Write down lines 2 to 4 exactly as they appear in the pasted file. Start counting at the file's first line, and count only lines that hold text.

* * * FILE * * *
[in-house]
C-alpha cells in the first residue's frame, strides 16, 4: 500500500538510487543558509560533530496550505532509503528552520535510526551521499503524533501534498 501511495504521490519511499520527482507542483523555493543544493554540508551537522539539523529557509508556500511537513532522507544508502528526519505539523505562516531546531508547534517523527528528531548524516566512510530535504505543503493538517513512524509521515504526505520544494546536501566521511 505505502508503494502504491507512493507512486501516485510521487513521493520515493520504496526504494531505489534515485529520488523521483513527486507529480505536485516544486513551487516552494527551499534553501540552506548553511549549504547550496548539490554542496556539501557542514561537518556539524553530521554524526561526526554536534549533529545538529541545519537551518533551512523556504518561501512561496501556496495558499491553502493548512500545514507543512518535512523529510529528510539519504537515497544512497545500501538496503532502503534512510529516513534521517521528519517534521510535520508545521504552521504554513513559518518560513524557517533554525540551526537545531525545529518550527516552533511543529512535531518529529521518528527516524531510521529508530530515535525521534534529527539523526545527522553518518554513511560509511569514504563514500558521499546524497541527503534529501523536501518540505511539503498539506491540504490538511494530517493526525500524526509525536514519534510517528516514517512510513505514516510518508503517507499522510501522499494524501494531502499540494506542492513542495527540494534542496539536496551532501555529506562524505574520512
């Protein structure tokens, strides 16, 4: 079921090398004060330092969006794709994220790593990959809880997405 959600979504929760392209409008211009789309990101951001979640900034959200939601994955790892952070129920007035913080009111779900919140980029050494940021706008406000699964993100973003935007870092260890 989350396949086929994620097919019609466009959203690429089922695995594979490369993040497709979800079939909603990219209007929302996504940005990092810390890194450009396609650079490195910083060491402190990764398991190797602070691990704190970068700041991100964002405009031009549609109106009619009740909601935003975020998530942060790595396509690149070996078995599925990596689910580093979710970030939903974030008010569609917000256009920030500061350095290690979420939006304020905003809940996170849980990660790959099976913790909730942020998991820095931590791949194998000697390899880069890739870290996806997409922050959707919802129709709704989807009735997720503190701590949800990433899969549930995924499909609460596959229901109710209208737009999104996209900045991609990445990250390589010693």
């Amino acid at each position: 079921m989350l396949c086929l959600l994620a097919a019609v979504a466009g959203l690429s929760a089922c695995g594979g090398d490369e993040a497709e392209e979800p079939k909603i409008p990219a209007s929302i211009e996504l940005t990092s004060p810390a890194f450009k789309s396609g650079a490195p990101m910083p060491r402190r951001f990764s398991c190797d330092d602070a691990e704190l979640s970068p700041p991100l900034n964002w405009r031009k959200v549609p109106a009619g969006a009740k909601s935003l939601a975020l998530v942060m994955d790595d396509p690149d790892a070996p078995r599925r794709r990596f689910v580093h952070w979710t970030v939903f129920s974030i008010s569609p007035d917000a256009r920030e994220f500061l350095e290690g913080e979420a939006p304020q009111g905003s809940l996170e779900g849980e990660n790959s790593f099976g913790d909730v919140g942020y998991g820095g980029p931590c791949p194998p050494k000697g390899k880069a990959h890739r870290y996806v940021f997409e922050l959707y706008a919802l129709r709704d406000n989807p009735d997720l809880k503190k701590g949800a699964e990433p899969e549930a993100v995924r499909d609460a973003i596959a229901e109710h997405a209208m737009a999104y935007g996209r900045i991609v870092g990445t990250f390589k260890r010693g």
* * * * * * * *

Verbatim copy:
C-alpha cells in the first residue's frame, strides 16, 4: 500500500538510487543558509560533530496550505532509503528552520535510526551521499503524533501534498 501511495504521490519511499520527482507542483523555493543544493554540508551537522539539523529557509508556500511537513532522507544508502528526519505539523505562516531546531508547534517523527528528531548524516566512510530535504505543503493538517513512524509521515504526505520544494546536501566521511 505505502508503494502504491507512493507512486501516485510521487513521493520515493520504496526504494531505489534515485529520488523521483513527486507529480505536485516544486513551487516552494527551499534553501540552506548553511549549504547550496548539490554542496556539501557542514561537518556539524553530521554524526561526526554536534549533529545538529541545519537551518533551512523556504518561501512561496501556496495558499491553502493548512500545514507543512518535512523529510529528510539519504537515497544512497545500501538496503532502503534512510529516513534521517521528519517534521510535520508545521504552521504554513513559518518560513524557517533554525540551526537545531525545529518550527516552533511543529512535531518529529521518528527516524531510521529508530530515535525521534534529527539523526545527522553518518554513511560509511569514504563514500558521499546524497541527503534529501523536501518540505511539503498539506491540504490538511494530517493526525500524526509525536514519534510517528516514517512510513505514516510518508503517507499522510501522499494524501494531502499540494506542492513542495527540494534542496539536496551532501555529506562524505574520512
């Protein structure tokens, strides 16, 4: 079921090398004060330092969006794709994220790593990959809880997405 959600979504929760392209409008211009789309990101951001979640900034959200939601994955790892952070129920007035913080009111779900919140980029050494940021706008406000699964993100973003935007870092260890 989350396949086929994620097919019609466009959203690429089922695995594979490369993040497709979800079939909603990219209007929302996504940005990092810390890194450009396609650079490195910083060491402190990764398991190797602070691990704190970068700041991100964002405009031009549609109106009619009740909601935003975020998530942060790595396509690149070996078995599925990596689910580093979710970030939903974030008010569609917000256009920030500061350095290690979420939006304020905003809940996170849980990660790959099976913790909730942020998991820095931590791949194998000697390899880069890739870290996806997409922050959707919802129709709704989807009735997720503190701590949800990433899969549930995924499909609460596959229901109710209208737009999104996209900045991609990445990250390589010693």
């Amino acid at each position: 079921m989350l396949c086929l959600l994620a097919a019609v979504a466009g959203l690429s929760a089922c695995g594979g090398d490369e993040a497709e392209e979800p079939k909603i409008p990219a209007s929302i211009e996504l940005t990092s004060p810390a890194f450009k789309s396609g650079a490195p990101m910083p060491r402190r951001f990764s398991c190797d330092d602070a691990e704190l979640s970068p700041p991100l900034n964002w405009r031009k959200v549609p109106a009619g969006a009740k909601s935003l939601a975020l998530v942060m994955d790595d396509p690149d790892a070996p078995r599925r794709r990596f689910v580093h952070w979710t970030v939903f129920s974030i008010s569609p007035d917000a256009r920030e994220f500061l350095e290690g913080e979420a939006p304020q009111g905003s809940l996170e779900g849980e990660n790959s790593f099976g913790d909730v919140g942020y998991g820095g980029p931590c791949p194998p050494k000697g390899k880069a990959h890739r870290y996806v940021f997409e922050l959707y706008a919802l129709r709704d406000n989807p009735d997720l809880k503190k701590g949800a699964e990433p899969e549930a993100v995924r499909d609460a973003i596959a229901e109710h997405a209208m737009a999104y935007g996209r900045i991609v870092g990445t990250f390589k260890r010693g």